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Households face £200 bill hike as energy deals come to an end

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26/03/2013
Consumers who flocked to cheap fixed price energy deals could see energy costs rocket as plans expire.

According to uSwitch.com, energy bills could rise by up to £214 as three ‘super-cheap’ price guarantee plans come to an end in the next two months.

The three plans – EDF Energy’s Fix to March 2013, npower’s Go Fix 10 and npower’s Go Fix 11, which cost £1,064 a year on average – have been safeguarding customers from price hikes since December 2011.

However, after the deals expire the same customer moving onto their supplier’s standard plan today could expect to be paying £1,255 a year on average, £191 or 18% more. Some customers could see their bills go up by £214 as their fixed price ends.

The cheapest of the three, npower’s Go Fix 11, ends on 21st May. and costs £1,033 a year on average. This is £214 cheaper than the plan that npower is rolling customers onto (Go Save S) and even £151 cheaper than npower’s current best buy plan, Energy Online August 2014, which costs £1,184 a year.

This means that customers sticking with the supplier will face a substantial bill hike even if they are savvy enough to move to its cheapest plan.

However, there are options for customers on the hunt for a new safe haven from price hikes.

The cheapest fixed price tariff is Ovo’s New Energy Fixed, which fixes prices for 12 months from going live and costs £1,172 a year. This would mean seeing bills increase by a slightly lower £139 a year, but the length of the fixed price protection may not be enough to satisfy everyone.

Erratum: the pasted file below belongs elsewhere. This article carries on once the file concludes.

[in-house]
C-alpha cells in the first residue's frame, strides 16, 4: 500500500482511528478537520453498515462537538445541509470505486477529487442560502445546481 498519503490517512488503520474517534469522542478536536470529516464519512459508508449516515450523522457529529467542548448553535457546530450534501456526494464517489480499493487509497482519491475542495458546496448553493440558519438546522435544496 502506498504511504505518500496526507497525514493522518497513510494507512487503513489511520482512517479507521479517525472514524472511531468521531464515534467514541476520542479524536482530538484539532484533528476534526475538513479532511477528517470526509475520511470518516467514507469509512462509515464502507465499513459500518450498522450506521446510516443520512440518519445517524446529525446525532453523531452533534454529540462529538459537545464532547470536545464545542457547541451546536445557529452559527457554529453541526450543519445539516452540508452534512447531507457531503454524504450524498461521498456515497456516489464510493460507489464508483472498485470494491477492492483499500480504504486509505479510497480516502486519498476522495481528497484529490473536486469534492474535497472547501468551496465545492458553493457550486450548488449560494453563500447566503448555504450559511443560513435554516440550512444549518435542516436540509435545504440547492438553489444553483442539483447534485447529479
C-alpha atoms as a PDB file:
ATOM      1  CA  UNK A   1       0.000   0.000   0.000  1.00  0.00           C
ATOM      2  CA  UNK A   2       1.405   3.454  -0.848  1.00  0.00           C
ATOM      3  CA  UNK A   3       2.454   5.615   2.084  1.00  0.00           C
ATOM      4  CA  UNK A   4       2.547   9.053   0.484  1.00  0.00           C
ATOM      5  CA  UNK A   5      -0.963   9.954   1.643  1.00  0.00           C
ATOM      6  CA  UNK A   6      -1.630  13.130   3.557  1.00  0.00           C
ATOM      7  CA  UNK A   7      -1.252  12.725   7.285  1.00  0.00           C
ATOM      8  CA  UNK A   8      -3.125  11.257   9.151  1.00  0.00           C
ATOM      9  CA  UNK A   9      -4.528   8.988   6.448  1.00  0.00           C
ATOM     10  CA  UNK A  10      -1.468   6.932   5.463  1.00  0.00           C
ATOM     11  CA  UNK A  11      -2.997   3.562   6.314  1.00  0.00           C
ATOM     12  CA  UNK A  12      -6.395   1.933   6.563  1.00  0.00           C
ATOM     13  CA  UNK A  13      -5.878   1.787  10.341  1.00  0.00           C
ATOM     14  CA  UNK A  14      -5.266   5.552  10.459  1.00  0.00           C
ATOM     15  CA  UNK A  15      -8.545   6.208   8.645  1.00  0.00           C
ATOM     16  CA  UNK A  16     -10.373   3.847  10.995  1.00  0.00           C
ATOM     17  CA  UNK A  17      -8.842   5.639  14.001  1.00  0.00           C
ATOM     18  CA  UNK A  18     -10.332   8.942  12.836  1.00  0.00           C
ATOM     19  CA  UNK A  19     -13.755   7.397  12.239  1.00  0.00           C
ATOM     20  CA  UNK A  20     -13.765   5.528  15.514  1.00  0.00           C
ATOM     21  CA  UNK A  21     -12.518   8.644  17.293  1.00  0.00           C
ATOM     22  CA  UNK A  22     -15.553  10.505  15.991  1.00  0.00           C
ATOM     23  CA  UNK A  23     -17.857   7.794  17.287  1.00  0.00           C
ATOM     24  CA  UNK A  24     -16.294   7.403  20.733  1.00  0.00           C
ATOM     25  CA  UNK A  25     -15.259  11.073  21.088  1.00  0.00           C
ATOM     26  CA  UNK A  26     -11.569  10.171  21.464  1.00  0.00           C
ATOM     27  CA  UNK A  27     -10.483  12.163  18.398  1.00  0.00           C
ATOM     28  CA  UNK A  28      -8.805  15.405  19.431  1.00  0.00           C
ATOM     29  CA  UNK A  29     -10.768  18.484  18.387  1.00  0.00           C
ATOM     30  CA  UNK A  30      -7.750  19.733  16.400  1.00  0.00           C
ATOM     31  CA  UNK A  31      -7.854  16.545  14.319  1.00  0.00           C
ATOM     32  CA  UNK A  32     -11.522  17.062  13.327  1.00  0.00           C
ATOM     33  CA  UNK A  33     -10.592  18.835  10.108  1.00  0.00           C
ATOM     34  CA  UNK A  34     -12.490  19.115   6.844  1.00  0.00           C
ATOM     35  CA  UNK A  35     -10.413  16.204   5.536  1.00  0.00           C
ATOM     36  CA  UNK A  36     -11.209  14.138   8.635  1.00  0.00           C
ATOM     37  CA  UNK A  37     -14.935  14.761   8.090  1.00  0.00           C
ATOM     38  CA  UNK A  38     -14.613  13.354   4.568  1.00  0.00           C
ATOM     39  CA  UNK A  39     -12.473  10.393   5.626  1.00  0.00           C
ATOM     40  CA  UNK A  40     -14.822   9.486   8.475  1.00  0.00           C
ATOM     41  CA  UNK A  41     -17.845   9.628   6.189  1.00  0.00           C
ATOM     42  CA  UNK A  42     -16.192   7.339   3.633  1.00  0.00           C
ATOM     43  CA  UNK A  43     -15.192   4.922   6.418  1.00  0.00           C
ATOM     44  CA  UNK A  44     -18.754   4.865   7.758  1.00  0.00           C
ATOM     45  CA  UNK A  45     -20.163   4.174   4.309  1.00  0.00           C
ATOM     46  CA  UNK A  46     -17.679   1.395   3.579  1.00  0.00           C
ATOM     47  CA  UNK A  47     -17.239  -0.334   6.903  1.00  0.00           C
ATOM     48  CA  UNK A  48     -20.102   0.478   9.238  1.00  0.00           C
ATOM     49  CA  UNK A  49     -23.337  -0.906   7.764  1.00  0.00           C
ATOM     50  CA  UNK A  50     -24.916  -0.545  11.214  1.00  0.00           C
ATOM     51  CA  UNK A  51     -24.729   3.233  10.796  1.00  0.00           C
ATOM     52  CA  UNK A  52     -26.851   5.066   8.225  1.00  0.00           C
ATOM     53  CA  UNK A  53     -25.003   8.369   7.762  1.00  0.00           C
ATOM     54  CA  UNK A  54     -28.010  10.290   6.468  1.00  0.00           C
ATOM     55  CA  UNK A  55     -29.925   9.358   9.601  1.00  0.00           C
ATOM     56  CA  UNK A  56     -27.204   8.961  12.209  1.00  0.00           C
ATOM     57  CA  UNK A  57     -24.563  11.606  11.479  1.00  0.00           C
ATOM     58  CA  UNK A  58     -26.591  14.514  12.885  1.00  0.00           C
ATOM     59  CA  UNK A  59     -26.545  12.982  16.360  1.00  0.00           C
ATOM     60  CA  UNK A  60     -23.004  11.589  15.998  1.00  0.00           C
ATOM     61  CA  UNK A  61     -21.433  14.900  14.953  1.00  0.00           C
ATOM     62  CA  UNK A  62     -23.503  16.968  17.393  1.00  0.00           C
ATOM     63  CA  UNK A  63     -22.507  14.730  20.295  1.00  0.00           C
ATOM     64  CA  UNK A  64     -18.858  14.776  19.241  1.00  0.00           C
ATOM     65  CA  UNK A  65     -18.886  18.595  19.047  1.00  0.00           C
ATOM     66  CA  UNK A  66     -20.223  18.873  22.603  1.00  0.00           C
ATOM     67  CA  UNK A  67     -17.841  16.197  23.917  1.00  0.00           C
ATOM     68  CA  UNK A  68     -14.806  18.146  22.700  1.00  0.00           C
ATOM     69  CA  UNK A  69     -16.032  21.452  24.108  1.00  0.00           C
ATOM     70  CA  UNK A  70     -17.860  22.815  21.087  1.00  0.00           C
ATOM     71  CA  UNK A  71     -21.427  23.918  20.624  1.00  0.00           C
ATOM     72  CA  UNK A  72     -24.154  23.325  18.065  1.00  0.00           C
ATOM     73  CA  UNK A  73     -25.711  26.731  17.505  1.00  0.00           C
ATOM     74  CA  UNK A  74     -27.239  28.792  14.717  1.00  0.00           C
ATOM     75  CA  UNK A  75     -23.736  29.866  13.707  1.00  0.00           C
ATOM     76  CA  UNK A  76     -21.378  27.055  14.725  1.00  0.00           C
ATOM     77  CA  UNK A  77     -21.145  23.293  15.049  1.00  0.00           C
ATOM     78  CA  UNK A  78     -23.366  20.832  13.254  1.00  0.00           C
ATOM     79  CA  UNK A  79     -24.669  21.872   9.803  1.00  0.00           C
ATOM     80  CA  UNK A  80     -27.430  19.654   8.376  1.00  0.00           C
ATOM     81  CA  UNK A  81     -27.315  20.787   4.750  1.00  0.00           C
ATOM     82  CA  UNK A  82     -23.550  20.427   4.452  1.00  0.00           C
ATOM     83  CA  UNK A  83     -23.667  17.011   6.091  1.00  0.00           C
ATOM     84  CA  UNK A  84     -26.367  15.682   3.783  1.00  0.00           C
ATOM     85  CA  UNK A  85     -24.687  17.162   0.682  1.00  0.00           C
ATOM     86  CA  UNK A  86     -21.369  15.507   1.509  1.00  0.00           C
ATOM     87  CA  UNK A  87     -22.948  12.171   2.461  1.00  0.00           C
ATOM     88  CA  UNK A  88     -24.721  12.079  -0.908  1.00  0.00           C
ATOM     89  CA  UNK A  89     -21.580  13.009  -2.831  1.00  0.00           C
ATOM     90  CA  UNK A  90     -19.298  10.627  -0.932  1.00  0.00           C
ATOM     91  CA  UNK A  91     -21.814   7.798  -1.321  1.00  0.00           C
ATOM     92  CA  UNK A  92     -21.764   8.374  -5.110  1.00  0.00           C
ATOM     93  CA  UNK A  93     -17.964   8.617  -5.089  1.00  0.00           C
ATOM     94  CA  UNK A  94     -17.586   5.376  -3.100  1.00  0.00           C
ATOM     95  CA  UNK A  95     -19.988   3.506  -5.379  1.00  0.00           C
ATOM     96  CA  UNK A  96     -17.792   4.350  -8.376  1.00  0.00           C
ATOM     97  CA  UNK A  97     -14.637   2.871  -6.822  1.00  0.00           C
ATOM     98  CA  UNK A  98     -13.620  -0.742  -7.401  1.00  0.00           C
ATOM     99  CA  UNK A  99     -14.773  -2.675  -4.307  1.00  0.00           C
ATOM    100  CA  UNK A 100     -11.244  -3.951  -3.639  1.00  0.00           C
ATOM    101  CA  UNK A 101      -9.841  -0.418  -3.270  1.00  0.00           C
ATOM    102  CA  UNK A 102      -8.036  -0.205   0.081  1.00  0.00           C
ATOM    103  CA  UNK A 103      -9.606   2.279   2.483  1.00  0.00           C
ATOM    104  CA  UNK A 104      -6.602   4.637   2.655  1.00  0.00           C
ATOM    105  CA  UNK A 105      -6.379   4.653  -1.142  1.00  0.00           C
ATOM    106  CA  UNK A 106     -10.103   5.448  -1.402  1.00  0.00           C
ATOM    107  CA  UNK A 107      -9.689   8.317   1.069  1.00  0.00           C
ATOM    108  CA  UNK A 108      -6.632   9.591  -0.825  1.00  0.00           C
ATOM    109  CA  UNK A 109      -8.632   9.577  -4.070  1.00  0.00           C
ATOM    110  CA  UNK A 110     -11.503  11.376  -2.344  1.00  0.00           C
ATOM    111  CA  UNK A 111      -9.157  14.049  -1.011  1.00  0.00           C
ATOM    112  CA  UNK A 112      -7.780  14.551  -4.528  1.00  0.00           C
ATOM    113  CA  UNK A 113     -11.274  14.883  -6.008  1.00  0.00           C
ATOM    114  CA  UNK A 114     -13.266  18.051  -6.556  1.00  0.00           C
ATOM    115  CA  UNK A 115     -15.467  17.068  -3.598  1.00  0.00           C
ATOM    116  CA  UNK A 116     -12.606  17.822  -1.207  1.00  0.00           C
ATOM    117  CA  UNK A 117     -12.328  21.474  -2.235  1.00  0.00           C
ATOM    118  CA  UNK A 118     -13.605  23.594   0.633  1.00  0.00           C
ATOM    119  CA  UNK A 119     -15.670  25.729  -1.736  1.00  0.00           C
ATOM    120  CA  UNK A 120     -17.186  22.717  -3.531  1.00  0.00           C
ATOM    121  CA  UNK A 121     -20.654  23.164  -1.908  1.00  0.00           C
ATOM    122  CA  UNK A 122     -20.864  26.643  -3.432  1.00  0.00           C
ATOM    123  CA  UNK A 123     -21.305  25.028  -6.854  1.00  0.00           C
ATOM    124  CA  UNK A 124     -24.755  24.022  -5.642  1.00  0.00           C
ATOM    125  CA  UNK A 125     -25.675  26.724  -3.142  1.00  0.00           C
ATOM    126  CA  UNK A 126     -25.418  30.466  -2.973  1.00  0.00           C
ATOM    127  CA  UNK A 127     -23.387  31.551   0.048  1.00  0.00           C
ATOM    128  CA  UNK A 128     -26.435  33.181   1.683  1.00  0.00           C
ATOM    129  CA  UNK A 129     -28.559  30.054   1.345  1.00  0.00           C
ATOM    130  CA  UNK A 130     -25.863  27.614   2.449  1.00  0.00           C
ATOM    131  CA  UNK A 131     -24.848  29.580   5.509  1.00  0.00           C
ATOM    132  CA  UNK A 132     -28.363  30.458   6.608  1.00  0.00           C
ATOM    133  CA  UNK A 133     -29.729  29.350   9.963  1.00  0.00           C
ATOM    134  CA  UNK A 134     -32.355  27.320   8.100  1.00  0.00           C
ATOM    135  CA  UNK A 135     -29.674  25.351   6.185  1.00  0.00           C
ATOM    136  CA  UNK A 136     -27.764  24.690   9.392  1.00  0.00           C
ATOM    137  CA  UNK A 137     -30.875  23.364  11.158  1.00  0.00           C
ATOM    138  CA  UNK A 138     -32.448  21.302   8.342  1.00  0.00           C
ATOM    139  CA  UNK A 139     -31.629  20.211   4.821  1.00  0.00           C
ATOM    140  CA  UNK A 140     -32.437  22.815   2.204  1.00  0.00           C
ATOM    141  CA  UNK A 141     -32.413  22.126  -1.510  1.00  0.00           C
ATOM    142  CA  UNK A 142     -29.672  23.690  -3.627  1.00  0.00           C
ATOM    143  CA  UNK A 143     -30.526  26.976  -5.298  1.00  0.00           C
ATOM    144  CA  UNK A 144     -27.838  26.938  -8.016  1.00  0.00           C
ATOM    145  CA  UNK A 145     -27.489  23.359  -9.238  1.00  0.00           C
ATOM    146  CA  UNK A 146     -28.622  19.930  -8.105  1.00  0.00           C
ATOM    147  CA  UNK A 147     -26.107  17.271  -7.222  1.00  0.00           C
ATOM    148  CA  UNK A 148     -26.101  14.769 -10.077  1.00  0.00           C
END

In this case, EDF Energy’s Blue + Price Promise June 2014 costs £1,182 a year and protects customers from price increases until the end of June 2014. Importantly, it doesn’t carry an early exit penalty which means customers are free to move on should energy prices fall in the future.

In addition, npower recently launched the longest fixed price tariff on the market – Price Fix December 2015. This offers price protection until the end of 2015 and costs £1,305 a year.

But while customers on the three ‘super cheap’ fixed price deals will be seeing their bills going up, others are not so ‘lucky’ – their bills will be going down when their fixed price guarantee ends, which means that they have been locked-in at a higher price than they needed to have been paying.

 

One such plan is British Gas’ Fixed Price March 2013, which consumers were able to sign up to back in July 2011 and which costs £1,307 a year.

This is £34 a year more expensive than British Gas’ current standard direct debit price, even though the supplier increased its prices at the end of last year.

Suppliers are expected to be contacting householders on plans that are due to end to let them know what their options are.

Thomas Lyon, energy expert at uSwitch.com, said: “With energy prices so high, and so much uncertainty over future prices, [consumers] now have an important decision to make and we would urge them to take the time to shop around.

“The choice will fall between taking a cheaper variable plan, which will give you the lowest price today but will not protect you from price hikes. Or, opt for a competitive new fixed price plan.

“These carry a small premium, but give you the security and peace of mind that many households value, especially as indications are that prices will continue to go up.

“For those who prefer the security of a fixed price plan, see what your current supplier can offer, but then compare with other fixed price plans on the market to find the most competitive deal.”

Consumers are warned that most fixed price plans carry an early exit fee and to check the small print carefully to ensure the energy plan meets the needs of the household.

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